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Research Coins: Feature Auction

Sale: Triton V, Lot: 2319. Estimate $1500. 
Closing Date: Wednesday, 16 January 2002. 
Sold For $3000. This amount does not include the buyer’s fee.

CONSTANTINE XI DRAGASES. 1448-1453 AD. AR 1/8 Stavraton or 1/16 Hyperperon (0.57 gm). Constantinople - Imperial mint. Facing bust of nimbate Christ; • • / [K T I N], facing bust of Constantine. DOC V 1789, pg. 237, tab. 32, j; S. Bendall, "The Coinage of Constantine XI," RN XXXIII (1991), 136 (this coin); SB -. Toned EF. Rare. ($1500)

Ex Spink, NumCirc, vol. XCVIII, no. 9 (November 1990), 6749.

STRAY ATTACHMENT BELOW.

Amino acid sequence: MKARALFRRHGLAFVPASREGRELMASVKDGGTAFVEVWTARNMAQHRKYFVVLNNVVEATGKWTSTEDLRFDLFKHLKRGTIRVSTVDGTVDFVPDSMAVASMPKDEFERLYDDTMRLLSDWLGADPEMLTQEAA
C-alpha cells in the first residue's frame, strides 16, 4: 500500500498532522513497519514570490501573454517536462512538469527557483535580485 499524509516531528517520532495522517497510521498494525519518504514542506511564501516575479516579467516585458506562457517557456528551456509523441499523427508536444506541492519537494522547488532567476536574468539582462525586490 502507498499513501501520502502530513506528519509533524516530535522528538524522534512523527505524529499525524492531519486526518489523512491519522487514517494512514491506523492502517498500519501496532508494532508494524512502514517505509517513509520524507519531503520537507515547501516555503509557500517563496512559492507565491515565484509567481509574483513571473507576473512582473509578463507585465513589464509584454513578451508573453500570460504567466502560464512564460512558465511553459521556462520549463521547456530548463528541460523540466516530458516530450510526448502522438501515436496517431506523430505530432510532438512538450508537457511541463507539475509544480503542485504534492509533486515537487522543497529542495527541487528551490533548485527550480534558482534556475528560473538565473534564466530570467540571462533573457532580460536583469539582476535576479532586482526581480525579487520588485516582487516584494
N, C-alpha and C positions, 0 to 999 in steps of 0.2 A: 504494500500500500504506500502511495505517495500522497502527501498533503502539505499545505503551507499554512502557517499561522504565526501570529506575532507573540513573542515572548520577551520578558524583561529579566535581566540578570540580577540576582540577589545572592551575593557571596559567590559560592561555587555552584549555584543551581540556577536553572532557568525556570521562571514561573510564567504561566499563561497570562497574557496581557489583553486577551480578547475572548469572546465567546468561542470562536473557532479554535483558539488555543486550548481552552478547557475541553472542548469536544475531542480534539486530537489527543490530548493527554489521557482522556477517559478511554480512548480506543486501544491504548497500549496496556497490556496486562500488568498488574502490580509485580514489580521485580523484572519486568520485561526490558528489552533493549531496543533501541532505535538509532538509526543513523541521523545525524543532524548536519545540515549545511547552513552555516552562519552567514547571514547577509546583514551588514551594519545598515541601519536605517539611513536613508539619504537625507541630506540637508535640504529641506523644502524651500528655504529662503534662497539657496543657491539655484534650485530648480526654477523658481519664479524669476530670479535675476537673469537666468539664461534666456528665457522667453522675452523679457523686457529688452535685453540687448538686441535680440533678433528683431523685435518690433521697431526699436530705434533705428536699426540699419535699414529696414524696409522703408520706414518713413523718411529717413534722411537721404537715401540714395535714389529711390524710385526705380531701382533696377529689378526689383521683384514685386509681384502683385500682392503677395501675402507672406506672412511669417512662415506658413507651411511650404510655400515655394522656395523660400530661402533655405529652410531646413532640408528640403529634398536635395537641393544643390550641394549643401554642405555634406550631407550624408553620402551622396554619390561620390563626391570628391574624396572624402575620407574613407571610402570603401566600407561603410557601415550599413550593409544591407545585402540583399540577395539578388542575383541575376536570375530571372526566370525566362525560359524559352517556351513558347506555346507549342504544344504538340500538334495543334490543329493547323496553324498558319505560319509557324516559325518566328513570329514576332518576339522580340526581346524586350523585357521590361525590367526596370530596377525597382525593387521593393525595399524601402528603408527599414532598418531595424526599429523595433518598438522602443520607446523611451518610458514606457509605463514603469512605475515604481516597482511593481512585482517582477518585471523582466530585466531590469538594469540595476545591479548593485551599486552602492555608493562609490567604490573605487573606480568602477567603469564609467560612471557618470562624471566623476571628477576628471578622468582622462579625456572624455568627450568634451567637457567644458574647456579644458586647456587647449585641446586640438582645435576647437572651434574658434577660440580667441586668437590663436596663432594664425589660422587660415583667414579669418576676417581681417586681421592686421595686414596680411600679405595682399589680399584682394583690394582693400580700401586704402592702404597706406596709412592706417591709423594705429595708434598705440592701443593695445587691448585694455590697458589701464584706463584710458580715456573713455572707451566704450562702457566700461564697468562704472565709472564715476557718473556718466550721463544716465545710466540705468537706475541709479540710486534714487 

By the time Constantine succeeded his brother John VIII on the throne, the Byzantine Empire consisted of a small parcel of land in Morea and the city of Constantinople. When the Ottoman sultan Mehmed II decided to eliminate what had become a minor nuisance to the Turks, the final result was inevitable. Constantinople was taken by siege, and the last emperor died fighting at the battlements, rejecting the pleas of his courtiers to flee to safety. His heroic and gruesome death (his body was so mutilated that it was only identifiable by his clothing) led to a popular mythology very similar to that surrounding other medieval heros such as Charlemagne; Constantine had never died and would return at some future time to free Greece from her conquerors. The sparse miserable examples of the final coinage of Constantinople were probably struck in the final months of the city's existence as payment to the handful of soldiers and dedicated foreign mercenaries that held the walls to the end against overwhelming odds.